Stirrat recognized among nation’s top juniors

Stirrat recognized among nation’s top juniors

Pacific Wave member invited to Toronto for month long choreography camp


JULY 3, 2017 09:46 AM

At just 14, Pacific Wave synchronized swimmer Kendall Stirrat is among 16 athletes from across the country invited to a national junior team training camp this month in Toronto. Photograph By Martin Gregus

Kendall Stirrat’s summer plans have taken a dynamic and exciting twist thanks to her prowess in the water.

The 14-year-old member of the Pacific Wave Synchronized Swim Club is in Toronto for nearly the entire month of July as one of 16 athletes from across the country identified for the 2017 Junior National Athlete Pool. She will be attending a choreography camp at the Pan Am Sports Centre led by national team head coach Manny Wu and assistant Nathalie Lagrange.
The athlete pool and camp is part of the development plan leading up to the 2018 FINA Junior World Championships in Perth, Australia.
Stirrat earned her spot at last month’s Canadian Open Championships where a week-long selection process included two figure competitions and a half-day of routine skill assessment

She was a good bet to be in Canadian colours but the thought was being named to the national 13-15-year-old team for the second straight year. Instead, she has been aged up and identified among the best 15-to-17-year-olds in the country.
“The goal was to get back on the 13-15 team again but compete in the junior category as one of the younger athletes,” said Pacific Wave head coach Kara Kalin. “It was really about just trying to have her best performance. She went in ranked 41st and ended up in the top 16. We left nationals thinking ‘ok, that was fantastic’ but still weren’t expecting this.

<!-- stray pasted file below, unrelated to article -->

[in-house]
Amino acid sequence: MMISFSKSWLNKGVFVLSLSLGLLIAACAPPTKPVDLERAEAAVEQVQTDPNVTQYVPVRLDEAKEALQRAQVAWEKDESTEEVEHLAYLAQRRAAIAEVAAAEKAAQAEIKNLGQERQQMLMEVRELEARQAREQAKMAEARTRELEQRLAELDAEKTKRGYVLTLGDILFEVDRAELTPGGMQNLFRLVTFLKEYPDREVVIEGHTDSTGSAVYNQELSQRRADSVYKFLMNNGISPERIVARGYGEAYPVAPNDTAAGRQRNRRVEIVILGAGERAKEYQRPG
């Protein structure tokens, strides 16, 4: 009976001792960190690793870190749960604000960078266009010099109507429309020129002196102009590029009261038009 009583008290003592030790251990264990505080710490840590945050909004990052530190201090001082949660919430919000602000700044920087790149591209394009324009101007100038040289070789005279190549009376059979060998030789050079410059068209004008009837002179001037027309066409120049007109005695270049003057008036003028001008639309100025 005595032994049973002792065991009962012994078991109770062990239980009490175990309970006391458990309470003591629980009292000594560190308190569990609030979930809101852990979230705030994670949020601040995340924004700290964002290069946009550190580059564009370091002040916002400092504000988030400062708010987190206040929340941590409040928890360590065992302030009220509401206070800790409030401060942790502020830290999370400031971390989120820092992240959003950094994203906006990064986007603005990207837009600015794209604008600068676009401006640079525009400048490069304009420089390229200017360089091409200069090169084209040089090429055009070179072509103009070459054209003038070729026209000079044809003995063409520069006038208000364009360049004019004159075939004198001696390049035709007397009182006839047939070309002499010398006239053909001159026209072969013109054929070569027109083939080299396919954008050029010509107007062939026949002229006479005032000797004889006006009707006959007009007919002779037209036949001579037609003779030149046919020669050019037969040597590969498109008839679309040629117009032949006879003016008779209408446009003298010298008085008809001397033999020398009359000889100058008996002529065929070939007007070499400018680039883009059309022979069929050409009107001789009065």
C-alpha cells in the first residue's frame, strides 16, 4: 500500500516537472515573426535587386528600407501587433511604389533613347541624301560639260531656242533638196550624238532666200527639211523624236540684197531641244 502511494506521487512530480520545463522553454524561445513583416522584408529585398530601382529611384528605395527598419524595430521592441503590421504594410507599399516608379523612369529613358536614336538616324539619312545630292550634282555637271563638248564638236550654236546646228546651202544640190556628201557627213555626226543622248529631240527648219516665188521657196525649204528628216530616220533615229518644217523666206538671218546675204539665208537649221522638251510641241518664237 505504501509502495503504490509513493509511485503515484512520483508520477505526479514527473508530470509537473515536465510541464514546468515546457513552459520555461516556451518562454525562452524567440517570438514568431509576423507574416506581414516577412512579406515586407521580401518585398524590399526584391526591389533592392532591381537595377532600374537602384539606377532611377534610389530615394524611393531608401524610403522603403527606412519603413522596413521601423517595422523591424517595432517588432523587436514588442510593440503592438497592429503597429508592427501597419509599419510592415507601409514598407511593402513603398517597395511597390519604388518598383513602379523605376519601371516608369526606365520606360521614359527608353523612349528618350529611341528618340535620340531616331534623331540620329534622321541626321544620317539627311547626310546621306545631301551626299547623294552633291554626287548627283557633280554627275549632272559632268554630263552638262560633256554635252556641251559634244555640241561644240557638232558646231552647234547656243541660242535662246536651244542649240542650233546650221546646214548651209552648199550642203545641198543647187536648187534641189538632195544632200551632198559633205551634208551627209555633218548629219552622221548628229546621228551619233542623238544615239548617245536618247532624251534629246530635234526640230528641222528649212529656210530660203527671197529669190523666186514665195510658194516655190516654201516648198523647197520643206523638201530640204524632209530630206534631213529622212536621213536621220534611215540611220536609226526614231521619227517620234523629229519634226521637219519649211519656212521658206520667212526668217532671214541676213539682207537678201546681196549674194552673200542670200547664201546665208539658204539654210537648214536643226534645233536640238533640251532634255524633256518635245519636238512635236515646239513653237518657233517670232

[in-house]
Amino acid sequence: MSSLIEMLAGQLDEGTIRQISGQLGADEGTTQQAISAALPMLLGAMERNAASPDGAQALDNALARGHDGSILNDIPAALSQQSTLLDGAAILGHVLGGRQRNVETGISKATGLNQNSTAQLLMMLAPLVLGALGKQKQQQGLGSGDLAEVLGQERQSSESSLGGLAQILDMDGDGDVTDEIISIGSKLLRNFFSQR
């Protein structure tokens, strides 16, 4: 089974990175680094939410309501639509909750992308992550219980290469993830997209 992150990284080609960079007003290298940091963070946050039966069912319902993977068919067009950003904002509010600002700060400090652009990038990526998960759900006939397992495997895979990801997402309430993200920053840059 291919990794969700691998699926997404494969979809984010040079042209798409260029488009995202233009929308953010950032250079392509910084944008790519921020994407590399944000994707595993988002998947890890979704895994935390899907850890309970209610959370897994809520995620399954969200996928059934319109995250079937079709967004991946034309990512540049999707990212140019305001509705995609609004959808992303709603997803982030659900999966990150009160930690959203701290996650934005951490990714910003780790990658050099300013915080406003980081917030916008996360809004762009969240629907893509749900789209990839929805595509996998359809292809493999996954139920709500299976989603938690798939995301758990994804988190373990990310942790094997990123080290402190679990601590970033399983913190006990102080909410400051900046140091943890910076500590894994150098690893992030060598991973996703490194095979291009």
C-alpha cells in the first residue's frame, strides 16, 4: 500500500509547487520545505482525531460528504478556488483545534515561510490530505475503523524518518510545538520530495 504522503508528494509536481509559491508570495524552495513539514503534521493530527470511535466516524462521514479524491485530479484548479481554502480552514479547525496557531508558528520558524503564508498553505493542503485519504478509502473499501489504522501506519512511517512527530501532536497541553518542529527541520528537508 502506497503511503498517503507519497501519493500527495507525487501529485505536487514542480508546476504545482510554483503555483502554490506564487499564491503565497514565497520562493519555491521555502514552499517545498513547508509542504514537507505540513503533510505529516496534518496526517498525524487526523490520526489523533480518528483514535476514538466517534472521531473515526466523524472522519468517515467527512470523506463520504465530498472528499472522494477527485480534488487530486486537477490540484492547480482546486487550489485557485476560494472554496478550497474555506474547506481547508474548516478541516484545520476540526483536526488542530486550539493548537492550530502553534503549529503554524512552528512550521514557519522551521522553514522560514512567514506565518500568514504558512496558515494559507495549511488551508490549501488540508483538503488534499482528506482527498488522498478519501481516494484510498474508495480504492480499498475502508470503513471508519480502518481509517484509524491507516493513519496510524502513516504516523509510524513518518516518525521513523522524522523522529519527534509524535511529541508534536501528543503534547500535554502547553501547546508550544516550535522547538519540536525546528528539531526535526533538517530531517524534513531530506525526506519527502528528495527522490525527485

“There will be lots of specialists coming into the training camp. What a better way to spend your July than have the best of the best training you.”
Aging up to compete at older levels is nothing new to Stirrat.
She has been doing it since being identified as a candidate for Pacific Wave’s high performance program when she was 10.
“Ever since I started synchro, I was always at age groups older than me,” she smiled. “I think training with older people made me feel like I was one of them. I have never really felt my age. It has helped me a lot.”
Growing up, Stirrat enrolled in regular swimming lessons and even gave soccer a try.
It was attending a Try Synchro session at the Hillcrest Aquatic Centre in Vancouver when her life was about to change for good.
Her typical training schedule with Pacific Wave is 25 hours a week, including dryland training at the Richmond Olympic Oval.
“After that (Hillcrest session) I told my mom she had to get me into this. It was just super fun doing all the things you loved to do in the water.”
The long term plan is taking a run at being on the 2020 Olympic team. She is hoping to transfer to Magee Secondary as soon as her Grade 10 year to be part of the Vancouver school’s SPARTS program that provides a flexible schedule for high performance athletes.

© 2017 Richmond News